Hello everyone,

It ‘s 7AM here in the Exumas and we just departed Elizabeth Harbour and Conch Cay Cut. It was a little sketchy at the cut with some 8-10 foot rollers but once outside things calmed down a bit. The seas should improve the farther north we go. Time to go fishing!

Our lucky yellow cedar plug is soon deployed. Within the hour we have a double strike. Both reels are singing. As we are bring in both fish, a school of tuna erupts next to the boat. The birds have arrived to check out the action. Unfortunately, both fish manage to escape. It appears that they were also small tuna. While reeling in our lucky yellow lure, a huge wahoo snatches it just off the back swim platform. The line pays out sever hundred yards before going limp. We think he swallowed the whole plug and cut the line with his sharp teeth. Dang!! That was our lucky lure. We continue fishing all day without even a nibble. We pull out all of our lures trying to entice the fish. 4:30 PM and we are just getting ready to pull in the lines when both reels simultaneously pay out. It’s another double hook up. This time we land both small yellowfin tuna without loosing them. Jeff soon has them cleaned and in the refrigerator. image_15

1700 hours finds us exiting the Exuma Sound via the “Wide Opening” cut. Our Chart shows a wide cut north of the Exuma Park headquarters with the notation “wide opening”. After searching the guide books to see what cut this is, I finally find one guide book with some info. Apparently this cut is named “ Wide Opening “. The old sailing ships used this route along with the U.S. Navy during the Cuban missed crisis. We find it wide, deep, and easy to transit. I wonder why all of the guide books don’t list it as a good cut?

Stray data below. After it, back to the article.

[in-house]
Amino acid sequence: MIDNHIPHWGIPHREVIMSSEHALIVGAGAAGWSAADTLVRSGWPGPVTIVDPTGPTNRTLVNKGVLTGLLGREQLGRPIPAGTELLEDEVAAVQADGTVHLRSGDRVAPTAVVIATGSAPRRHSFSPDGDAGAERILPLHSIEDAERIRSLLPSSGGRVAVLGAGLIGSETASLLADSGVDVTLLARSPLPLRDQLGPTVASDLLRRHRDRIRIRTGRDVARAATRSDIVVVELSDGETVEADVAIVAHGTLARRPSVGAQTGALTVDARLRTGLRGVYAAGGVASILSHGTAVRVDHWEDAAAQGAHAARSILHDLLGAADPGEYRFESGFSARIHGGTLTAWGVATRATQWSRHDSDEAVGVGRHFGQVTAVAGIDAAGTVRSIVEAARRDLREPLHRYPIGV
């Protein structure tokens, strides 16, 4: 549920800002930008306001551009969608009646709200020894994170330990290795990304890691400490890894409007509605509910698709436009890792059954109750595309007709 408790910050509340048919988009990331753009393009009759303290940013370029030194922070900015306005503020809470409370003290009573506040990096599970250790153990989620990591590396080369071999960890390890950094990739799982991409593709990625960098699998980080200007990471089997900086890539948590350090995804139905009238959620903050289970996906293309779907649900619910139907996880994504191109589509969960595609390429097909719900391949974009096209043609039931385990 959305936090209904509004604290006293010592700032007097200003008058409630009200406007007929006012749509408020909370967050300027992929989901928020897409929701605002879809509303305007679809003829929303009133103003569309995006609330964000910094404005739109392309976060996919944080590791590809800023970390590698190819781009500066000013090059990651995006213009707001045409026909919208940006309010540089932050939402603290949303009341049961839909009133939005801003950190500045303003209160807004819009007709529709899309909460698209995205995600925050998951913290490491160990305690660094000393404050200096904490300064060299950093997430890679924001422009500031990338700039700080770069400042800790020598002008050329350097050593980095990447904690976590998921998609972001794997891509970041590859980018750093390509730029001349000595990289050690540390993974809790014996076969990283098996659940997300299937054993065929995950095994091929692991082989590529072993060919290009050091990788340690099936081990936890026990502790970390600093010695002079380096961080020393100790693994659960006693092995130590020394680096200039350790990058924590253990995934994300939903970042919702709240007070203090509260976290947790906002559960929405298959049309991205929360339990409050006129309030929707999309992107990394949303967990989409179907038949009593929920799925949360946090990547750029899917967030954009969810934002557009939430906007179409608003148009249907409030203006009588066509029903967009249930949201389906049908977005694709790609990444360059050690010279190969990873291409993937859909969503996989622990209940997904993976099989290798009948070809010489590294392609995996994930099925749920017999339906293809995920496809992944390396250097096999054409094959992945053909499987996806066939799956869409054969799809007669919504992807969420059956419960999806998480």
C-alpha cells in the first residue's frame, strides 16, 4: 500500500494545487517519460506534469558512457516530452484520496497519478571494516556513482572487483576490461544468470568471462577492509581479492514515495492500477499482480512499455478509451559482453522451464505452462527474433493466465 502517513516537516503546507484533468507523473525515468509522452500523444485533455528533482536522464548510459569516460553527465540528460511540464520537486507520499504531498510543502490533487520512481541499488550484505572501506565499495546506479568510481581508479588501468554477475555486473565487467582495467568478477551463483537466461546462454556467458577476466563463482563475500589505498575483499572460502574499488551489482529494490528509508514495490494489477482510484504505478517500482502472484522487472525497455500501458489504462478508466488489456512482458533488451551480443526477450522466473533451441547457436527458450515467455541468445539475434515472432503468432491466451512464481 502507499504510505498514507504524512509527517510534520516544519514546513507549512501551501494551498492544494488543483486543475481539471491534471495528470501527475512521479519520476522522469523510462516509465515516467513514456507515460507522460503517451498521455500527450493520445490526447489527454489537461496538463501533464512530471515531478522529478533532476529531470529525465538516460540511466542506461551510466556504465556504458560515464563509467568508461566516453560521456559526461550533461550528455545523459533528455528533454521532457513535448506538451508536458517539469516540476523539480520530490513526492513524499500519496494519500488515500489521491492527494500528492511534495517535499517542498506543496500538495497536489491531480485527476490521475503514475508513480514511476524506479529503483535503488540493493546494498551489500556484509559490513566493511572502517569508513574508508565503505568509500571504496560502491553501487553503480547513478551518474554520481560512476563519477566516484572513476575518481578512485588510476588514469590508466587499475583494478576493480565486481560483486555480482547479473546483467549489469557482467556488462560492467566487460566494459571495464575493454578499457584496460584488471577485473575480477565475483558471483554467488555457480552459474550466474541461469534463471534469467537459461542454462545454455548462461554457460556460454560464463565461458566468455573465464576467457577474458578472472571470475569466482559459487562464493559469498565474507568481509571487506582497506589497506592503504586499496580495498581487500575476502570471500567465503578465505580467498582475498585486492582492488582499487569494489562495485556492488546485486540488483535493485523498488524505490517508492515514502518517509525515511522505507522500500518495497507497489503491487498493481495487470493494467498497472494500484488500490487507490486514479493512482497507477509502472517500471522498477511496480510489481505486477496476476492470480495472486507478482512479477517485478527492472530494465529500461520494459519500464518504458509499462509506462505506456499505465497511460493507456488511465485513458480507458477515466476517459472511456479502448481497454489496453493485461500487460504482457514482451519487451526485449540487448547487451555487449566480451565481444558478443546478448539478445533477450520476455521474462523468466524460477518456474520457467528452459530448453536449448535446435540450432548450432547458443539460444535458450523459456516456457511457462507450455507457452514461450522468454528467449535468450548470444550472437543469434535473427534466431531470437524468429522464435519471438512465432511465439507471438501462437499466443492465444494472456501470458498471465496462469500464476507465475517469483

Reaching our anchorage at Shroud Cay, we see Compass Rose, a 42 ft. Krogen already at anchor. The sun sets just as we shut down the engine. John and Pam hail us on the VHF for a nice chat. They are on their way to the Exumas.

We are weighing anchor the next morning just before sunrise. We have an easy trip across the shallow coral head strewn White Bank. Palm Cay Marina in Nassau is our home for the evening. The channel into the Marina is interesting. There are three wooden poles about ¼ mile apart in the bay. The dock master tells us to keep the first pole to starboard, the second pole to port, and the third to starboard. Certainly not your standard channel markers but they work and we are soon tied up to the docks. The Marina is new with condos being built along the beach. Being far away from downtown and having 24 hour security make this a great stop in Nassau. Cruisers are starting to avoid the marinas in Nassau harbor because of all the crime. Nassau has certainly changed for the worse over the last ten years. Palm Cay seems to be avoiding this reputation. Dameron. , the dock master is really trying to entice boaters to his facility and he is doing a great job. The restaurant overlooking the beach was also excellent. Aubrey, the pizza oven chef, made us two wonderful pizzas for dinner. All in all Palm Cay is a good stop in Nassau. image_6
Total miles Georgetown to Shroud:107
Total miles Shroud to Nassau:46
Total Miles This Year:906


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